Tallix welders used 1,2mm (.045 in.) diameter silicon bronze wire (ERCuSi-A per AWS/SFA A5.7) at traveling speeds of 152cm (60 in.) per minute.
“I’ll bet we used 500 to 600 pounds (225 to 270 kg) of wire, with a total of about one mile (1,6km) of welds,” Homestead says.
TIG welding (GTAW) was used on the external sides of the seams where cosmetics were more important. TIG gives a more attractive weld because it produces less spatter and doesn’t warp or distort the metal. Tallix used Miller Syncrowave® 250 TIG machines and 1,4 to 2,4mm (1/16 to 3/32 in.) diameter silicon bronze (ERCuSi-A per AWS/SFA A5.7) filler metal rods.
The welds were finished by a process called chasing, which blends the welds to the “rough rake” texture of the sculpture and prepares the surface for the patina (the chemical that colors the bronze) and wax.
A structural engineer analyzed the sculpture and set structural specifications based on loads from natural forces like wind and earthquakes, as well as the structure’s own weight load. From those specifications, an armature of 304 type stainless steel was designed to support the sculpture from the inside. The 7,6cm (3 in.) diameter armature tubing was plasma cut to created a “ribbing” that fit the exact curves and dimensions of the horse. To MIG weld the armature to the bronze skin, Tallix used 1,2mm (.045 in.) diameter ERCuAl-A2 aluminum bronze wire.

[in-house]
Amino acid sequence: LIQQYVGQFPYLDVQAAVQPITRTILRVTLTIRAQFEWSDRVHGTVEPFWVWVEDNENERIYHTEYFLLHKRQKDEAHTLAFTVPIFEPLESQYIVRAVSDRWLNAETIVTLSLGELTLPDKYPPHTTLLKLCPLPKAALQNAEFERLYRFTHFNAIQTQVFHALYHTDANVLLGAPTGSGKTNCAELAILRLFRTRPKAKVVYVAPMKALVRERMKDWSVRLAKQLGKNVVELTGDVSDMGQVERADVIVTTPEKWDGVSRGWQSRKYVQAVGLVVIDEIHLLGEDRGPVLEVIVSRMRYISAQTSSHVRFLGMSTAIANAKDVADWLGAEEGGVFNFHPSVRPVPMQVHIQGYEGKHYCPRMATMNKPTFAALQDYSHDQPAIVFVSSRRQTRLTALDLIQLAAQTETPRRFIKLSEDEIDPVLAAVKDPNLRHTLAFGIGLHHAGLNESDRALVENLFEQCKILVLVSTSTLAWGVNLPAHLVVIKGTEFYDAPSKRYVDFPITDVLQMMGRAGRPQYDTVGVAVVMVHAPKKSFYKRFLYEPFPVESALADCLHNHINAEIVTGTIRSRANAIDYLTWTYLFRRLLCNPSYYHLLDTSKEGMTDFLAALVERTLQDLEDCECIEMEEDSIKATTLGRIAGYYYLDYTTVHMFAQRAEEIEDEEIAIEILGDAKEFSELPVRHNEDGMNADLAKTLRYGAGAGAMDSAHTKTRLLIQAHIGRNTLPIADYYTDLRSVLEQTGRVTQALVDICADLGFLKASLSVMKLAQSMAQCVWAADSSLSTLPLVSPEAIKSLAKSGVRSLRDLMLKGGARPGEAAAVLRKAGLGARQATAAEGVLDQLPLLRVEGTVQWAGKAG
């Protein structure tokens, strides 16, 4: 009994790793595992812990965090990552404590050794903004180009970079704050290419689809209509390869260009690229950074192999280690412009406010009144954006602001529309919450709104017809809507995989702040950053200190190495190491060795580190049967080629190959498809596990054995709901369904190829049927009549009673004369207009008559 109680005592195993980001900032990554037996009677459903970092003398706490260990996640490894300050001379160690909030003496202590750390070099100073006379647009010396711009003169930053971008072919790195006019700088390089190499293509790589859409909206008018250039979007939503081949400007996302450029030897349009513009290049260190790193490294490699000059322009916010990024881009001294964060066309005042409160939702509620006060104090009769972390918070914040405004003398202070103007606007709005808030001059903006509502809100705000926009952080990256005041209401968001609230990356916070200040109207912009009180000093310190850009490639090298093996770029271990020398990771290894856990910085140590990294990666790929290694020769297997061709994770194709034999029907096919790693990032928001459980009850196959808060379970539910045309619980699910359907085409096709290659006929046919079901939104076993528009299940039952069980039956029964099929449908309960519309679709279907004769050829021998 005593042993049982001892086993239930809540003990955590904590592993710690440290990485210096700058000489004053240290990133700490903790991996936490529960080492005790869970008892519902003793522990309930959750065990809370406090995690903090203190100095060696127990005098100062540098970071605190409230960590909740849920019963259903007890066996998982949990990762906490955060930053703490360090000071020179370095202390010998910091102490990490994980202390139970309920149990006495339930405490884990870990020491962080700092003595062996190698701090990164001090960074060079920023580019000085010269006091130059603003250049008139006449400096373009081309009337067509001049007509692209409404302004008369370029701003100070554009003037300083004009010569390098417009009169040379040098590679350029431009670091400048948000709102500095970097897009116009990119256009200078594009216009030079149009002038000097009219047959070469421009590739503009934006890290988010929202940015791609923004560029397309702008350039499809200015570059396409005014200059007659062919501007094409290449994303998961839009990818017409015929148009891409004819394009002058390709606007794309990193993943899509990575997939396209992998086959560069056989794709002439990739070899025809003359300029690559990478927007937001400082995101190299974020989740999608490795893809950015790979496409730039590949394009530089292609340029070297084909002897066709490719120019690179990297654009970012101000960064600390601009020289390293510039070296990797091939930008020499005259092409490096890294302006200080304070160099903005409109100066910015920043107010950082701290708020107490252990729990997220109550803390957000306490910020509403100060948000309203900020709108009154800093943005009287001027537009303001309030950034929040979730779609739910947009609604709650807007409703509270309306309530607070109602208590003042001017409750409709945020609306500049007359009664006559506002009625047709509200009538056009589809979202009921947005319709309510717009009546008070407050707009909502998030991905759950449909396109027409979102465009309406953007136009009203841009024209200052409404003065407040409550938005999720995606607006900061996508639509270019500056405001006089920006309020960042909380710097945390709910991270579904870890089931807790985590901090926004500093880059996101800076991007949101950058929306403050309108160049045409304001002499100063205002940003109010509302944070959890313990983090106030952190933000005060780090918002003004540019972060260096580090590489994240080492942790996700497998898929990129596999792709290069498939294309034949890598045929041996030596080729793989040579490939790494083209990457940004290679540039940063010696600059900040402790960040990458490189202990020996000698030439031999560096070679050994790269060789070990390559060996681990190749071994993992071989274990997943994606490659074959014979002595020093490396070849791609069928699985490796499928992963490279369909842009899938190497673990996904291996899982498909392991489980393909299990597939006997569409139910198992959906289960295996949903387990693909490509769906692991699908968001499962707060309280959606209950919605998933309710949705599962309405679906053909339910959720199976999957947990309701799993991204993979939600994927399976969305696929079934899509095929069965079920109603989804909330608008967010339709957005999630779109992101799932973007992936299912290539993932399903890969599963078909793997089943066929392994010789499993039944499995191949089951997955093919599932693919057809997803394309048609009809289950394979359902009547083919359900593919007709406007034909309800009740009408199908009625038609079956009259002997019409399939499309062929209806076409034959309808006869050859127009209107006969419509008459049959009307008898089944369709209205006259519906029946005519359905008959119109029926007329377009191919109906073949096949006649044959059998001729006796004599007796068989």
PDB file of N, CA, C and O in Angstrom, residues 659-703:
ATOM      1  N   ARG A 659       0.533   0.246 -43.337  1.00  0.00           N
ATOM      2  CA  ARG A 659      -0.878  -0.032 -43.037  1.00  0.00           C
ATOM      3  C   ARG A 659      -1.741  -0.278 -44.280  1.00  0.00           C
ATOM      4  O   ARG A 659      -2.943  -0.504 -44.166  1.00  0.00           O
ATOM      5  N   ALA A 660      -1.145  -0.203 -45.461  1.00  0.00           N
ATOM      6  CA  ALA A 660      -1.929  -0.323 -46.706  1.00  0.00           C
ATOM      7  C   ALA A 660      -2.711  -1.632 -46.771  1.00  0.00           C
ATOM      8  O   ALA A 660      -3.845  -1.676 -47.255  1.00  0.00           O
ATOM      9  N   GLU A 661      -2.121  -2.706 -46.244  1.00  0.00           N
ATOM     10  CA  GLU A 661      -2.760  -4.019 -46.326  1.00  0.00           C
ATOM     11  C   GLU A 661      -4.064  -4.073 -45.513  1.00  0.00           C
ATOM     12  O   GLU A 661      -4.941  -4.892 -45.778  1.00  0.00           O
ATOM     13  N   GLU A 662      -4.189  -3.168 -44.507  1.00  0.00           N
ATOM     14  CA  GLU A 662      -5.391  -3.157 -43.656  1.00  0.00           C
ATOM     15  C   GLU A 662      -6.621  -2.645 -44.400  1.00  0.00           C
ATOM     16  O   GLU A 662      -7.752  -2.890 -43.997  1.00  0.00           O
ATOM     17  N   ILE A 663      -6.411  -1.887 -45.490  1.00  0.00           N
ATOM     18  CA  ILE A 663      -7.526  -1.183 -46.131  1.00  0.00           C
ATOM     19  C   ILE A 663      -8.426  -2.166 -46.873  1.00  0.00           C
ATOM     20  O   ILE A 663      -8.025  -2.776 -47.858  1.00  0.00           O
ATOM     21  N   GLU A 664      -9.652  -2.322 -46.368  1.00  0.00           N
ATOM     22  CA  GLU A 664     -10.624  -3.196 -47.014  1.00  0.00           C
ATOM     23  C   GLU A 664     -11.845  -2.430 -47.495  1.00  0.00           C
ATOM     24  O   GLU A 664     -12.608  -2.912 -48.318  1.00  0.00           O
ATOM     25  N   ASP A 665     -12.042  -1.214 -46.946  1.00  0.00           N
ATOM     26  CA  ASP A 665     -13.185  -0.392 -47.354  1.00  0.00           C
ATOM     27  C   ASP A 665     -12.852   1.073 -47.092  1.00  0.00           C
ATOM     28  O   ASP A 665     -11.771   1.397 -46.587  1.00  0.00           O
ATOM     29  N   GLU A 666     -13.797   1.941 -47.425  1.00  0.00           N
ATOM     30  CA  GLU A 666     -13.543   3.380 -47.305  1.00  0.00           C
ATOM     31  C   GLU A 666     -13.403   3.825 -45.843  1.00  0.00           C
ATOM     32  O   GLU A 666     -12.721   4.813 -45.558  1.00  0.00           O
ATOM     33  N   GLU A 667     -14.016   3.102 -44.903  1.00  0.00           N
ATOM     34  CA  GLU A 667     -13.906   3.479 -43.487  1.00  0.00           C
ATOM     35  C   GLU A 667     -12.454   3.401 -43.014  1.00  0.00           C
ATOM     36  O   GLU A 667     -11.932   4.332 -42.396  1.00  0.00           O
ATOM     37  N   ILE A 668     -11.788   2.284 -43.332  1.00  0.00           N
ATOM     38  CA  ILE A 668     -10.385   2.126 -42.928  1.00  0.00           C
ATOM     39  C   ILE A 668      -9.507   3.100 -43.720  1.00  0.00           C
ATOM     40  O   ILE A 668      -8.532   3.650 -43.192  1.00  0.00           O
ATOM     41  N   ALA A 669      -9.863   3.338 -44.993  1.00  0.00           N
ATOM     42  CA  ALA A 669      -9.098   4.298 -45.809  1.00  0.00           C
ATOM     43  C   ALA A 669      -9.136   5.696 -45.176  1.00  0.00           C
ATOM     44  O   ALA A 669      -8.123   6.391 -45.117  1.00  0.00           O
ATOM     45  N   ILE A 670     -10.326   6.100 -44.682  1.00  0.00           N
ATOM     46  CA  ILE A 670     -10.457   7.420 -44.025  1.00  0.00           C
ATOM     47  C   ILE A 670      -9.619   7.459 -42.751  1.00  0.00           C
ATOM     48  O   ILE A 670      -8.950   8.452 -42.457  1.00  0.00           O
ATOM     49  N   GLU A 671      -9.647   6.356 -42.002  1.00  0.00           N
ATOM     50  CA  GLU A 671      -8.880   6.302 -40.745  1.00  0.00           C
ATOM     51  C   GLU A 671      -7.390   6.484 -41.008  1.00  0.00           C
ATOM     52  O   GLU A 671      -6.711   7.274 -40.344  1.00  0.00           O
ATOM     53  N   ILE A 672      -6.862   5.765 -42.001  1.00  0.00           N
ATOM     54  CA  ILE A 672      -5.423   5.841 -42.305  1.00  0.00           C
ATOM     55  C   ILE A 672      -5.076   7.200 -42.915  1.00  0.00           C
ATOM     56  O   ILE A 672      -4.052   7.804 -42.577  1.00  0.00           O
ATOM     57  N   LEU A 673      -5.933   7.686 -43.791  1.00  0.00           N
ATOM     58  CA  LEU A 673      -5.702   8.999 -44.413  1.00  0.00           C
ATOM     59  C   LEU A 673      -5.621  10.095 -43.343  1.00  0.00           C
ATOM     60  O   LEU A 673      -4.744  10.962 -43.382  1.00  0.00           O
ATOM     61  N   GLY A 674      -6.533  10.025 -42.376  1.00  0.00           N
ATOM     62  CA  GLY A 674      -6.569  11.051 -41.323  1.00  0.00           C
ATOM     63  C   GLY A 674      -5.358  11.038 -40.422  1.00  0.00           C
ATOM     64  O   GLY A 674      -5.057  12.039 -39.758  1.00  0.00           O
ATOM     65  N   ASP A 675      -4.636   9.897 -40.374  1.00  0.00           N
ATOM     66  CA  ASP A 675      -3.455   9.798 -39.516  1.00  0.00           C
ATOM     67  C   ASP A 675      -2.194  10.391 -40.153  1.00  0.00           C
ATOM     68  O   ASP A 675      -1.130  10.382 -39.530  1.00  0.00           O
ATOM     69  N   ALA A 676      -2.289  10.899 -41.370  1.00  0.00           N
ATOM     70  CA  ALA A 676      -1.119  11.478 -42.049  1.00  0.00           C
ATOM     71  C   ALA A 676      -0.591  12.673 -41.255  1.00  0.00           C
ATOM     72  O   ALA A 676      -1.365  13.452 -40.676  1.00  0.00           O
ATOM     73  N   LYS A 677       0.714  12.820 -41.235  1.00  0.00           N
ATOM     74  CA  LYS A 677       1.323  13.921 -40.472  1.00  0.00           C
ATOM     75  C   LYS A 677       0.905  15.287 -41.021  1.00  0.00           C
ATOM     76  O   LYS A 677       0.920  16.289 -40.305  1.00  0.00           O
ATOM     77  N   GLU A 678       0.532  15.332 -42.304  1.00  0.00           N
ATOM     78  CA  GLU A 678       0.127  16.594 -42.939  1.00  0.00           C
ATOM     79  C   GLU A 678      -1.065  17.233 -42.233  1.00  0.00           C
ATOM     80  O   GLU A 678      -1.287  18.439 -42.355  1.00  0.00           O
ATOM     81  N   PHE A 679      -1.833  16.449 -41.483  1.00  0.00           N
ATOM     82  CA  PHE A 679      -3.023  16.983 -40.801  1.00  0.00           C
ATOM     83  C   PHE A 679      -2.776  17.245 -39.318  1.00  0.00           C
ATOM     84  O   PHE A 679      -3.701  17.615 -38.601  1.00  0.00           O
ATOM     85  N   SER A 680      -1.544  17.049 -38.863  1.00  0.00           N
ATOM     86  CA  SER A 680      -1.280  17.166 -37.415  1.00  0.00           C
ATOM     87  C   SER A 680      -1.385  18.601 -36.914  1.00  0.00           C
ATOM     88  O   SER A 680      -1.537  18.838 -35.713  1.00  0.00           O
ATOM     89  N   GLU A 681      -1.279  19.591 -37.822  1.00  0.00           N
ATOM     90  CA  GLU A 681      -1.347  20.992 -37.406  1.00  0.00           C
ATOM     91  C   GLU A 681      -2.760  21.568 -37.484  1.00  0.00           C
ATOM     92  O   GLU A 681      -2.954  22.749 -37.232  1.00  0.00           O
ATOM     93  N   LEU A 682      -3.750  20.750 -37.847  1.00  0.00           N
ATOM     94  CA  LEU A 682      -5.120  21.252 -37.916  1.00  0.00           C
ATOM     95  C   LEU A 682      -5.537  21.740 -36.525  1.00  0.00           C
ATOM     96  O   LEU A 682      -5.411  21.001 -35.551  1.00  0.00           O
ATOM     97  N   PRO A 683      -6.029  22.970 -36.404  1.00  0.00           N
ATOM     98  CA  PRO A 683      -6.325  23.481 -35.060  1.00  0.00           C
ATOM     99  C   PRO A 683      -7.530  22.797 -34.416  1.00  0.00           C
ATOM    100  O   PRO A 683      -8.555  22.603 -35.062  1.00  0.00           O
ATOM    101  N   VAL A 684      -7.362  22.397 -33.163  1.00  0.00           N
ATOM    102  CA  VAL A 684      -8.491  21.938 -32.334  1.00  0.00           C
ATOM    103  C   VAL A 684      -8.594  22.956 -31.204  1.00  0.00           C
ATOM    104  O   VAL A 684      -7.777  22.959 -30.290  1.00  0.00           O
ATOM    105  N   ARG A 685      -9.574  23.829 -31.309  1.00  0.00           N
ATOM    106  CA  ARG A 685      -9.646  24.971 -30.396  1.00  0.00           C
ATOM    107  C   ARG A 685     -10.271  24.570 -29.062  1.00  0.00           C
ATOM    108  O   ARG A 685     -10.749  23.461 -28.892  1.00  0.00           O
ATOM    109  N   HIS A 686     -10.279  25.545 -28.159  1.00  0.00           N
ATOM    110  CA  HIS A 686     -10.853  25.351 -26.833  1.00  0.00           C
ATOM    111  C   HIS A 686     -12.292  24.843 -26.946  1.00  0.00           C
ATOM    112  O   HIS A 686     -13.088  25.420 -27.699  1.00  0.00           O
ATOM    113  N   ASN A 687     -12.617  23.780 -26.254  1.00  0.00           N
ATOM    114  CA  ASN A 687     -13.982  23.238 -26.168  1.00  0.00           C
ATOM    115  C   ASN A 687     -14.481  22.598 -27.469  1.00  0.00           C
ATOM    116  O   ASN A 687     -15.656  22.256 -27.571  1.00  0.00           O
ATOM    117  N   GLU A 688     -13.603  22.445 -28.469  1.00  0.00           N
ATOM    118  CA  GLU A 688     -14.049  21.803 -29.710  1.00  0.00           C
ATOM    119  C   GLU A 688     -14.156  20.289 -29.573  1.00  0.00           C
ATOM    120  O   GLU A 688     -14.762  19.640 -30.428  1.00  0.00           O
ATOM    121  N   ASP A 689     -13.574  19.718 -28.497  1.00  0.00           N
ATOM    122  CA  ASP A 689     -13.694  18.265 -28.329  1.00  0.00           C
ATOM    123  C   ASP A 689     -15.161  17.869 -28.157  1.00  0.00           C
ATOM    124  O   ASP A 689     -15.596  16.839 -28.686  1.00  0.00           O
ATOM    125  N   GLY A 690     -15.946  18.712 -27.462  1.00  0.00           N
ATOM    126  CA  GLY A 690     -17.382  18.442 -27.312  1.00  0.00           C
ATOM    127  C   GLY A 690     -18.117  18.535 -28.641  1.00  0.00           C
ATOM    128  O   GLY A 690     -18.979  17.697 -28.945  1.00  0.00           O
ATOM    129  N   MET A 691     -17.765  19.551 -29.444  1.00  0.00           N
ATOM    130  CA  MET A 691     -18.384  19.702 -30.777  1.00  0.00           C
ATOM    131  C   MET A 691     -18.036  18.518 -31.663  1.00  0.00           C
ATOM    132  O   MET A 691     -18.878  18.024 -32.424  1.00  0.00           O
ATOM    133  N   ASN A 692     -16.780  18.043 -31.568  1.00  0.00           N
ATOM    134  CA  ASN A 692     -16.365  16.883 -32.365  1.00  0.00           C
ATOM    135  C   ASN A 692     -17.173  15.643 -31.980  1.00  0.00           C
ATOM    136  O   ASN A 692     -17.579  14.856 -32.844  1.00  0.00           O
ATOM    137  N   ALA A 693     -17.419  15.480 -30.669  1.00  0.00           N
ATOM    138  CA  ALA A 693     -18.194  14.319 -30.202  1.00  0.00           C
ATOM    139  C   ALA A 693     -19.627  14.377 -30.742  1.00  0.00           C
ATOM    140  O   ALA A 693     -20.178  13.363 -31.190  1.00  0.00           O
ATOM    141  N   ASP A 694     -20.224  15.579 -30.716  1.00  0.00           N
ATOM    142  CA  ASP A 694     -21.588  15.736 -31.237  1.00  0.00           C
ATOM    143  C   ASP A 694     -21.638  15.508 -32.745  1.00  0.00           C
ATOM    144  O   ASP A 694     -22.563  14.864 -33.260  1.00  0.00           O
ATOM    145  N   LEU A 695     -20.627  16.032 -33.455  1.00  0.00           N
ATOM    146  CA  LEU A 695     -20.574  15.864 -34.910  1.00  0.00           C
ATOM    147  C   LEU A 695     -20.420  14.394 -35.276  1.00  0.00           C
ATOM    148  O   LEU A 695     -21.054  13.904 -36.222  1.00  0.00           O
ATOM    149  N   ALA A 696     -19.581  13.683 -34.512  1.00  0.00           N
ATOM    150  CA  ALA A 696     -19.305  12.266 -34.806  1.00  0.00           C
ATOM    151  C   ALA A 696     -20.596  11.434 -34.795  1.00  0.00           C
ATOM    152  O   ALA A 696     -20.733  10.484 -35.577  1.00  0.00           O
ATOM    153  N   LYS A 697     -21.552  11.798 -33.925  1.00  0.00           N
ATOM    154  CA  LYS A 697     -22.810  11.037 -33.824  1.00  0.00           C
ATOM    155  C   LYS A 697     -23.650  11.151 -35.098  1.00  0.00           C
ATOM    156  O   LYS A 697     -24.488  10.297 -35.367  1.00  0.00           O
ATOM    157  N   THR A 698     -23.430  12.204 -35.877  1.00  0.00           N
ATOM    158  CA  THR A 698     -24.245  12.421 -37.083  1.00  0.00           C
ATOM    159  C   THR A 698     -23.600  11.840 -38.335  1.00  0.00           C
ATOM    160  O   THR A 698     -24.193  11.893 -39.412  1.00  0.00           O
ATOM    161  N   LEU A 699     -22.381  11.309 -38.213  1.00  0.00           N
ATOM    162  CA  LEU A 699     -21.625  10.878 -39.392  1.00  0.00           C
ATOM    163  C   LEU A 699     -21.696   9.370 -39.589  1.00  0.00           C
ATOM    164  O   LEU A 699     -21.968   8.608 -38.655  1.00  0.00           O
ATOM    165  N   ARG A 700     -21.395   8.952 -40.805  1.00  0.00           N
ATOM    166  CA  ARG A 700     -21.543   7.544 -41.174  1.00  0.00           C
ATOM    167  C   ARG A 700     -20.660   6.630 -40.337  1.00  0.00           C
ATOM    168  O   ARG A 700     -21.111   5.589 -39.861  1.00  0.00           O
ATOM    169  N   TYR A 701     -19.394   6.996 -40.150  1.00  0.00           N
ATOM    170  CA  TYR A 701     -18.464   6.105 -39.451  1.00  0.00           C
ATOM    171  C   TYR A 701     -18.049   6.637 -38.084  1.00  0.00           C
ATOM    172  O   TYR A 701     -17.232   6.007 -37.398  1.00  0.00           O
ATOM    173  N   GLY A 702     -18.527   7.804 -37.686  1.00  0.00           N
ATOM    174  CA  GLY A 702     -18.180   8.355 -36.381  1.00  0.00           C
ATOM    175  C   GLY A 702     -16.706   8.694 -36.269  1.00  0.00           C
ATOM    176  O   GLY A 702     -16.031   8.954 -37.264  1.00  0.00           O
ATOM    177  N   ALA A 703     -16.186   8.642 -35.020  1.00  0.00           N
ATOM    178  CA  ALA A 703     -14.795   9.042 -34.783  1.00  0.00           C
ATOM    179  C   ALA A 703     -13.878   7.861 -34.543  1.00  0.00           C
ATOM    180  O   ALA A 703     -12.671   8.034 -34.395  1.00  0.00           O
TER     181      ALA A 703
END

The two legs on which the sculpture rests were each fitted with a 20,3cm (8 in.) diameter, 2,5cm (1 in.) thick stainless steel/titanium pole that extends 45,7cm (18 in.) below the hooves and gets MIG welded to steel match plates embedded in the concrete pedestal in Milan. The poles reinforce the 13,7 metric tons (15 tons) of weight put on two legs (11 metric tons/12 tons from the bronze skin, 2,7metric tons/3 tons from the armature).
Once the sculpture was completed, it was unbolted at the seams connecting the seven main parts (head/neck, body, four legs and tail) and flown to Milan for final assembly in the Hippodrome’s Cultural Park. Three welders, a finisher and a patina worker from Tallix traveled to Milan to begin the one week assembly on Il Cavallo.
When they arrived, two Syncrowave 250’s and a Deltaweld 602 with XR-A push-pull wire feeder were waiting for them, courtesy of Miller Europe, which has facilities in Milan.